African Basketball More than just Success Stories

AaronRose

The past few years have seen a swell of African basketball players coming to the United States and succeeding at the highest level. Look no further than the Toronto Raptors, led by Cameroonian Pascal Siakam and Serge Ibaka of the Congo. 

Raptors president Masai Ujiri has played a major role in helping to grow basketball on the continent with his Giants of Africa program meant to enrich the lives of Africans through the sport.

The pipeline has shown no signs of slowing down with a record nine African players drafted in last year's NBA draft. But behind all the success, Sports Illustrated senior writer L. Jon Wertheim says there are far more unhappy stories.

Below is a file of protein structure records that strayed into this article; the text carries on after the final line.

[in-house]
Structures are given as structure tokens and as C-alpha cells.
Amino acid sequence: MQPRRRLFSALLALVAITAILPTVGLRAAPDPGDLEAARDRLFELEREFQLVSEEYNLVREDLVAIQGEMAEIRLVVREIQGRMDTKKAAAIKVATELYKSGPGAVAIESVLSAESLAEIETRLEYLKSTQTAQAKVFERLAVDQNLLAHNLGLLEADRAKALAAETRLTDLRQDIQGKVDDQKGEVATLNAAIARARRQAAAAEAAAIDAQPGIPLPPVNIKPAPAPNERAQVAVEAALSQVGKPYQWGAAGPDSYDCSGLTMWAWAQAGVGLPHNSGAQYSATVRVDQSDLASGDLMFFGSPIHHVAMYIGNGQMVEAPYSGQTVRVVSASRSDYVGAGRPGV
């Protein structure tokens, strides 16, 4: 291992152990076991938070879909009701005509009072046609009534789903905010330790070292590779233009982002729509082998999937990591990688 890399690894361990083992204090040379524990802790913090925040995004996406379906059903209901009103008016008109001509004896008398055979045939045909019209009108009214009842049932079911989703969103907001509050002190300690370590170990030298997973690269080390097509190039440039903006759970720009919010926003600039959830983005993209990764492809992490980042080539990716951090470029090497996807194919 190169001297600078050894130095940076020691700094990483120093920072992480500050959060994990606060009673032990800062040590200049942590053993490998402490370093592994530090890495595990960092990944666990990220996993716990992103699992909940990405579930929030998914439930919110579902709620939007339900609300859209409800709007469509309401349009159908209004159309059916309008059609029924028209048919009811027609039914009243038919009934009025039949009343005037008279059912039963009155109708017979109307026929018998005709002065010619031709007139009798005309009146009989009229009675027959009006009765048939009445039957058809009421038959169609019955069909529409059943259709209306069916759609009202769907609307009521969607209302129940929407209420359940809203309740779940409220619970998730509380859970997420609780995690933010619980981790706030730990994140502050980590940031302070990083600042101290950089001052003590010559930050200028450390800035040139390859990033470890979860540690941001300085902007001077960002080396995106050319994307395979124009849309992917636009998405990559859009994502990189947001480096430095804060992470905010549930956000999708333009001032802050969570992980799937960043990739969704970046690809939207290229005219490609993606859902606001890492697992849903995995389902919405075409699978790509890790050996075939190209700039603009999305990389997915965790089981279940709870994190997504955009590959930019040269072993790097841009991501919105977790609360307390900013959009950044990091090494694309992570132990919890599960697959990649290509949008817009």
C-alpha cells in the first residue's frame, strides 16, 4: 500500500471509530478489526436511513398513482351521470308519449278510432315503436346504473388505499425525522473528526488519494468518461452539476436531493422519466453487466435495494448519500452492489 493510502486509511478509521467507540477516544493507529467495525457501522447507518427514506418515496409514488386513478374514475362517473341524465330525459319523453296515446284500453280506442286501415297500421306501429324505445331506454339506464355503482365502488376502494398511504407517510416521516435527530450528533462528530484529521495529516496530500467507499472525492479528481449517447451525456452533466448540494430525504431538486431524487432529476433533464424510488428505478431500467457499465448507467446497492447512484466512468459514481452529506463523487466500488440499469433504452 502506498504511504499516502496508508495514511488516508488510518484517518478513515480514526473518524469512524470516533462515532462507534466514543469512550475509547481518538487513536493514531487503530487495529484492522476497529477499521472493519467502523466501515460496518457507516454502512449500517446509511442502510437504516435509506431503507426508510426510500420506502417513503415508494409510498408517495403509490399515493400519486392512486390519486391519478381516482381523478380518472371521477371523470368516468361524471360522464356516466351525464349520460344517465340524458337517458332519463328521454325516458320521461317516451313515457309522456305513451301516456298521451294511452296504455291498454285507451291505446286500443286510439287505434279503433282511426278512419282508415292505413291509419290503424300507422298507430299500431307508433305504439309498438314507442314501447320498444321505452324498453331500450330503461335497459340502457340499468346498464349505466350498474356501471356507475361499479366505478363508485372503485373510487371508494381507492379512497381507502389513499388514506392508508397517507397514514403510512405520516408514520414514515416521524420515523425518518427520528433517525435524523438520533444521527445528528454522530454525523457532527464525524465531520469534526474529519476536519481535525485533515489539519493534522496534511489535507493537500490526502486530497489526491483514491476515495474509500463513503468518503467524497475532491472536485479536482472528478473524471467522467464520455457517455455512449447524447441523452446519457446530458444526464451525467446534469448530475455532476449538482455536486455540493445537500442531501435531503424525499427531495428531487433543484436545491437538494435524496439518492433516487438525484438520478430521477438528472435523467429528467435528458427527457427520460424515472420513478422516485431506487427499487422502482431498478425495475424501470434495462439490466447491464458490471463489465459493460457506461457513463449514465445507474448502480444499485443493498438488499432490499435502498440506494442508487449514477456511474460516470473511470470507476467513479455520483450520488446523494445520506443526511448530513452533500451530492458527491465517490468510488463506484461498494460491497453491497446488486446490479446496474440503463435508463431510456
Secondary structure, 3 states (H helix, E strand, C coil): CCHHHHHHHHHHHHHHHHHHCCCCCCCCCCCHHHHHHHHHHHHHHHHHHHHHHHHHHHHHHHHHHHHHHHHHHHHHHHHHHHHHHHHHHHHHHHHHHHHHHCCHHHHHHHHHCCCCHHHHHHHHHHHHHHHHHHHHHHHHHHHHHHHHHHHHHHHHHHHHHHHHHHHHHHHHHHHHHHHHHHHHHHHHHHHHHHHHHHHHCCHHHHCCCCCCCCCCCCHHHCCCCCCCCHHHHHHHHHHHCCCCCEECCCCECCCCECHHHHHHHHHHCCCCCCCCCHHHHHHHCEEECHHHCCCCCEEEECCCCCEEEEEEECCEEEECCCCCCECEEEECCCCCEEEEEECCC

SI

The pipeline of African basketball players coming to the United States is one littered with corruption and abuse, according to Wertheim.

"What's unique about the African pipeline is there are these visas, these I20 visas that are needed to get these students over to the U.S. and private schools, institutions, a lot of these academies, some of these fly by night academies, they seem to have essentially carte blanche to issue these visas and that seems to be where a lot of the trouble starts," Wertheim said.

As part of Wertheim's year long 60 minutes investigation, he said he found multiple tragic stories including one where one man signed two boys to deals that required them to fork over 50% of their future earnings.

The full story can be found on Sports Illustrated's main page and 60 minutes special will air Sunday, March 29, 2020 on CBS at 7 p.m. ET.

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